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Hype without Substance

The budget postures to be pro-poor, with little to show for it.

The Union Budget for 2017–18, the fourth presented by Finance Minister Arun Jaitley of the Narendra Modi government, was predictably lauded by much of the media for combining “fiscal prudence” without taking recourse to “excessive populism.” The budget has been pitched as “pro-poor,” benefiting farmers, and one that would lead to a more “progressive” tax structure and a reduction in the generation of black money. However, the chances of the budget alleviating the plight of the disadvantaged, reducing inequality, creating jobs, bringing down the bad loans advanced by public sector banks, and significantly improving the working of social welfare programmes, seem rather remote.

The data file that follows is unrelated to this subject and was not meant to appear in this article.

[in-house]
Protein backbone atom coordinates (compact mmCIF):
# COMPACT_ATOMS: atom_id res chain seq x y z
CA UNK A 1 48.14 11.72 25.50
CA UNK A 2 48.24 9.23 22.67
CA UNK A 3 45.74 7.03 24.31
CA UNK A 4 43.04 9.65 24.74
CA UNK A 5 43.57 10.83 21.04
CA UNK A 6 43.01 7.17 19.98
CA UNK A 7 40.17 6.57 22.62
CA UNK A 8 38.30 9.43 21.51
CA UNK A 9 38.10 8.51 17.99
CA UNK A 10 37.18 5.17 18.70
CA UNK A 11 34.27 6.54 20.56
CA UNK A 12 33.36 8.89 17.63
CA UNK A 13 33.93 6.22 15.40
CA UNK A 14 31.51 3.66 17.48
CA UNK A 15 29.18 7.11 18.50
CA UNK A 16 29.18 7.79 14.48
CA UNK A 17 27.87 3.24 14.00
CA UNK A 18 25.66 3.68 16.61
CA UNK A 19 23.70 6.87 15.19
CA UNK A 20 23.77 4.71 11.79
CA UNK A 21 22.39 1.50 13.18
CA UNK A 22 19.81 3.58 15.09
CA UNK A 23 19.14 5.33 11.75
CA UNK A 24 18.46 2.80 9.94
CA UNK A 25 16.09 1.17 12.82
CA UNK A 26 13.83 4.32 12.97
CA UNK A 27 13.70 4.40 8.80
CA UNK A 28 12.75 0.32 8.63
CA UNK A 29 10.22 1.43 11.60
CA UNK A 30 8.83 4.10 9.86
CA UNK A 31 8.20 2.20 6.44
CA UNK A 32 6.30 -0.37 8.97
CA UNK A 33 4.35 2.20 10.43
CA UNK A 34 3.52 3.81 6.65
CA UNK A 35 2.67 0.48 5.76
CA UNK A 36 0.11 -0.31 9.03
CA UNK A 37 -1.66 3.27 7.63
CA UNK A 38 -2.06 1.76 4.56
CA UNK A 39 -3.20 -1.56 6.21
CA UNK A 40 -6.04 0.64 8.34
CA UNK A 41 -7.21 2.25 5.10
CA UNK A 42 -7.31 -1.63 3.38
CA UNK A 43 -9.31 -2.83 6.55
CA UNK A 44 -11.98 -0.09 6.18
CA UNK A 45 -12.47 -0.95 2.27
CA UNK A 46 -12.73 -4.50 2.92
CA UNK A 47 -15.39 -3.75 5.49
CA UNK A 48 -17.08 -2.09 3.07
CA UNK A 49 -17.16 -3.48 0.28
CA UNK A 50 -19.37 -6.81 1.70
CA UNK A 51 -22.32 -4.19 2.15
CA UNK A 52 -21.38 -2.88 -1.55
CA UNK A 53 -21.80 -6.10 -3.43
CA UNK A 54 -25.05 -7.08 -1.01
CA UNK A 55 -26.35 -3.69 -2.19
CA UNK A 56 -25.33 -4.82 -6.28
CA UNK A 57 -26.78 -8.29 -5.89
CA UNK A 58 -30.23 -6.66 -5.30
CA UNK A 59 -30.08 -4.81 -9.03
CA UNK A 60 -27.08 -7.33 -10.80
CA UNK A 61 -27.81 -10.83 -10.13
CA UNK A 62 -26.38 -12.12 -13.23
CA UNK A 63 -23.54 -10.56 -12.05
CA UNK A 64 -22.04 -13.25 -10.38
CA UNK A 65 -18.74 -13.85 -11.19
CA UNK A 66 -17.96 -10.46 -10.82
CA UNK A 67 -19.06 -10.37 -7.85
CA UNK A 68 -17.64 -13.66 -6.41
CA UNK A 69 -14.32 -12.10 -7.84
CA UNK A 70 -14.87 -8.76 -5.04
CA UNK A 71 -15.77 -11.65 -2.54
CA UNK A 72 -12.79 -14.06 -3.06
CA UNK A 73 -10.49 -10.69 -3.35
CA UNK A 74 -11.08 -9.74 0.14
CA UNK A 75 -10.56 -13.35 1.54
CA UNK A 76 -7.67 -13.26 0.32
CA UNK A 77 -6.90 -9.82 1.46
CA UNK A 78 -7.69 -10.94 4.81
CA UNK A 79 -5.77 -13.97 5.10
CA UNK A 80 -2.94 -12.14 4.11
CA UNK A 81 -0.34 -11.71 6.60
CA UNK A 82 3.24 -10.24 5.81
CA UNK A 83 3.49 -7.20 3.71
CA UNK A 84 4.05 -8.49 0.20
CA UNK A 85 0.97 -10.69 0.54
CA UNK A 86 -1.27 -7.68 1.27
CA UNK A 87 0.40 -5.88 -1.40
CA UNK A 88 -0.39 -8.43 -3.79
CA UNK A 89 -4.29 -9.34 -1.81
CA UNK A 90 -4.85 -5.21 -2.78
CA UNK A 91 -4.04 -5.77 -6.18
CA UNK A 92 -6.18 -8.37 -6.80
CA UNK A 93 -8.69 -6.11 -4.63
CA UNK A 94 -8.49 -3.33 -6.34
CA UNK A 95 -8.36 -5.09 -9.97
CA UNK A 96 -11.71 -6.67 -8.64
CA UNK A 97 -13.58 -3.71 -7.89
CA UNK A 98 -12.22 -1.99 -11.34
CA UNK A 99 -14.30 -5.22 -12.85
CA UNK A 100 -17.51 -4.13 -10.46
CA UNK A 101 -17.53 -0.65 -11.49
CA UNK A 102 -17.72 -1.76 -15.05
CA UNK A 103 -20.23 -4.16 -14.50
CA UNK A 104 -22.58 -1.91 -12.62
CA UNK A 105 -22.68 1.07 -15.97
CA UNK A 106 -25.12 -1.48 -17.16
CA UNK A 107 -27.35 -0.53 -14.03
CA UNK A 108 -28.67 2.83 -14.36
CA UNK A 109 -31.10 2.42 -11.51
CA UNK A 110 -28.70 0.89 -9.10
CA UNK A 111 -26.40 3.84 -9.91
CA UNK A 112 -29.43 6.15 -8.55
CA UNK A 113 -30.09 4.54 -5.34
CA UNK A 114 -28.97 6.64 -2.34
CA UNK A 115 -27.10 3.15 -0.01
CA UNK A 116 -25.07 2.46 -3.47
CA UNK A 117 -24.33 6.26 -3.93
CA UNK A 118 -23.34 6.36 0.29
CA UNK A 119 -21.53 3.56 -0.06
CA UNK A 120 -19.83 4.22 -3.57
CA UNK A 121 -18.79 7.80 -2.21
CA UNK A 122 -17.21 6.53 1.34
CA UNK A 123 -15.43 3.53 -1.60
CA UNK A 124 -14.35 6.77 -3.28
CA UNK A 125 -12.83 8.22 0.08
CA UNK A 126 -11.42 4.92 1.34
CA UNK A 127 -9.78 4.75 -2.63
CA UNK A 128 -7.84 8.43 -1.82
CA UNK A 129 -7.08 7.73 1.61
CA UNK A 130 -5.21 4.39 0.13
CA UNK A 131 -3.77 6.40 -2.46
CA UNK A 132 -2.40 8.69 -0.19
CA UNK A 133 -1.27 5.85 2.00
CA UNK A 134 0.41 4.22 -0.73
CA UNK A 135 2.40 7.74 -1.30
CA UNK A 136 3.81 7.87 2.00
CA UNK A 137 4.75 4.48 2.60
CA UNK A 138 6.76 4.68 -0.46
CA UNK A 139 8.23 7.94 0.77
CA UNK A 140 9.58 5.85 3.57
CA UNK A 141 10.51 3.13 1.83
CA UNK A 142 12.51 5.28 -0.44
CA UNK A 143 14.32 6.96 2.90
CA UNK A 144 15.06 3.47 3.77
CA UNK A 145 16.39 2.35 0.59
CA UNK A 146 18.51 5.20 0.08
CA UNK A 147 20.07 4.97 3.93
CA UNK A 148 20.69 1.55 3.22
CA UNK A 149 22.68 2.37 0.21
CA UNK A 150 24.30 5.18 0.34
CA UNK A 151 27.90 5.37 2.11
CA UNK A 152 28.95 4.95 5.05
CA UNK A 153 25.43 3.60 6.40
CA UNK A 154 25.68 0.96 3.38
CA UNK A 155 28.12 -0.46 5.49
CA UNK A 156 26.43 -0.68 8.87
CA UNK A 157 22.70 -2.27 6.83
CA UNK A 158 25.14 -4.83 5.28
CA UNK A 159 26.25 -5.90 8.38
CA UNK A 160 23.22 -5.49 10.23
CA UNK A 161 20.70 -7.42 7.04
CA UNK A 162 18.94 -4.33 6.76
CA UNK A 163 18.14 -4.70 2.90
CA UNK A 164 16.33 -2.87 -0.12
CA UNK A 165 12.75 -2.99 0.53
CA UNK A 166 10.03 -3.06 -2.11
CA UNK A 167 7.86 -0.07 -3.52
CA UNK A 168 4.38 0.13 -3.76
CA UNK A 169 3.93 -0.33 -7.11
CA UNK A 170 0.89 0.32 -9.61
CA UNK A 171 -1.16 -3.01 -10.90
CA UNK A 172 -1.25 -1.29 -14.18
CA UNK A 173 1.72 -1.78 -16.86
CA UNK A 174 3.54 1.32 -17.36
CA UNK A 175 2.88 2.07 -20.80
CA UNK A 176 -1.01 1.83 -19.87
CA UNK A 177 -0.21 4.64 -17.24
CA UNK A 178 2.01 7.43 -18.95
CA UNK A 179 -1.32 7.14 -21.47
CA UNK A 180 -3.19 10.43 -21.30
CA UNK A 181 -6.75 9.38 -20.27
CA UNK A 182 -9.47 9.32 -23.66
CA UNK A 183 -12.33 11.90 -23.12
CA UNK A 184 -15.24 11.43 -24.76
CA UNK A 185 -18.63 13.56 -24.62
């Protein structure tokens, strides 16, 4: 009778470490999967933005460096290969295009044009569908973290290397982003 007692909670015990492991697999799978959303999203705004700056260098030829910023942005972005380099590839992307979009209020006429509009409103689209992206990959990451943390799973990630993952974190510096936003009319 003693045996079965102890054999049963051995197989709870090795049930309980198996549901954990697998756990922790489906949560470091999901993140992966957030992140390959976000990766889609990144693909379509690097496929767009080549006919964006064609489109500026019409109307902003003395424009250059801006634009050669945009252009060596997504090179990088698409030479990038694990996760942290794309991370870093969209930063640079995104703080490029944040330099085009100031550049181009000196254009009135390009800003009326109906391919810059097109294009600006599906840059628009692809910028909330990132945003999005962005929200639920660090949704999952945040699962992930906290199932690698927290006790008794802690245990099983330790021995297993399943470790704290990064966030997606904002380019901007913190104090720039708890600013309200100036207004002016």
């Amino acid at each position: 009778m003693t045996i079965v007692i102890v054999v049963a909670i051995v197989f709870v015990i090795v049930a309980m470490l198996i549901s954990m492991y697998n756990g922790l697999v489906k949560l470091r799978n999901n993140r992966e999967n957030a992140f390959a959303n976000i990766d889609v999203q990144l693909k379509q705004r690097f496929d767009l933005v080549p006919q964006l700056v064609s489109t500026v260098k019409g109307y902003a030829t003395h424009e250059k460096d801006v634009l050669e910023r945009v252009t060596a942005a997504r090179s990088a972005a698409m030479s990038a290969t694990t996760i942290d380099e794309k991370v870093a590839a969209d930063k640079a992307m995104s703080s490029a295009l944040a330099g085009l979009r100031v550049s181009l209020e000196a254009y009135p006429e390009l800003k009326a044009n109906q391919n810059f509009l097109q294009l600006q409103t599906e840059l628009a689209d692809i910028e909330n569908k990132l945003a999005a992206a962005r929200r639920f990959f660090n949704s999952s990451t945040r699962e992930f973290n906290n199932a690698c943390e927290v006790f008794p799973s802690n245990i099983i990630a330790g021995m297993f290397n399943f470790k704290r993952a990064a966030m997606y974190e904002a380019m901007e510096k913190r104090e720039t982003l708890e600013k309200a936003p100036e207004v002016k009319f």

A close look at the budget documents reveals that none of these claims may hold good, that the budget is more hype than substance and, importantly, appears to be trying hard to assuage the hurt and pain suffered by ordinary Indians, in particular the poor, on account of the massive disruption caused to the country’s economy by demonetisation.

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Updated On : 31st Aug, 2017


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